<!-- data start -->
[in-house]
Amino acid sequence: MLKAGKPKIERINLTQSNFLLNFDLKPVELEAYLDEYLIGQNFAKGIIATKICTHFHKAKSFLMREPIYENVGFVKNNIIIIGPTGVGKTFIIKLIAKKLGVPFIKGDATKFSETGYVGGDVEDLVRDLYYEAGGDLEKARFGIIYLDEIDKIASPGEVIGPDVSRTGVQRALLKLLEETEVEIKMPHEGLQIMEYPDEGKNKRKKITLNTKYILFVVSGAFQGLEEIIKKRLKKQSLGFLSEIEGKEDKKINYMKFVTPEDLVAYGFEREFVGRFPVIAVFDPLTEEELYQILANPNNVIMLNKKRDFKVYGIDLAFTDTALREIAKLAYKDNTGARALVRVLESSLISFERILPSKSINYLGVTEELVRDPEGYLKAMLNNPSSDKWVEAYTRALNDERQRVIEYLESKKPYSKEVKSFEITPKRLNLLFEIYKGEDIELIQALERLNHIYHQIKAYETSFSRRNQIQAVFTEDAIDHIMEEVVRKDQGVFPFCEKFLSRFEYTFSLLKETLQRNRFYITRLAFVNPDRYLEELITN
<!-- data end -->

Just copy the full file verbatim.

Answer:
[in-house]
Amino acid sequence: MLKAGKPKIERINLTQSNFLLNFDLKPVELEAYLDEYLIGQNFAKGIIATKICTHFHKAKSFLMREPIYENVGFVKNNIIIIGPTGVGKTFIIKLIAKKLGVPFIKGDATKFSETGYVGGDVEDLVRDLYYEAGGDLEKARFGIIYLDEIDKIASPGEVIGPDVSRTGVQRALLKLLEETEVEIKMPHEGLQIMEYPDEGKNKRKKITLNTKYILFVVSGAFQGLEEIIKKRLKKQSLGFLSEIEGKEDKKINYMKFVTPEDLVAYGFEREFVGRFPVIAVFDPLTEEELYQILANPNNVIMLNKKRDFKVYGIDLAFTDTALREIAKLAYKDNTGARALVRVLESSLISFERILPSKSINYLGVTEELVRDPEGYLKAMLNNPSSDKWVEAYTRALNDERQRVIEYLESKKPYSKEVKSFEITPKRLNLLFEIYKGEDIELIQALERLNHIYHQIKAYETSFSRRNQIQAVFTEDAIDHIMEEVVRKDQGVFPFCEKFLSRFEYTFSLLKETLQRNRFYITRLAFVNPDRYLEELITN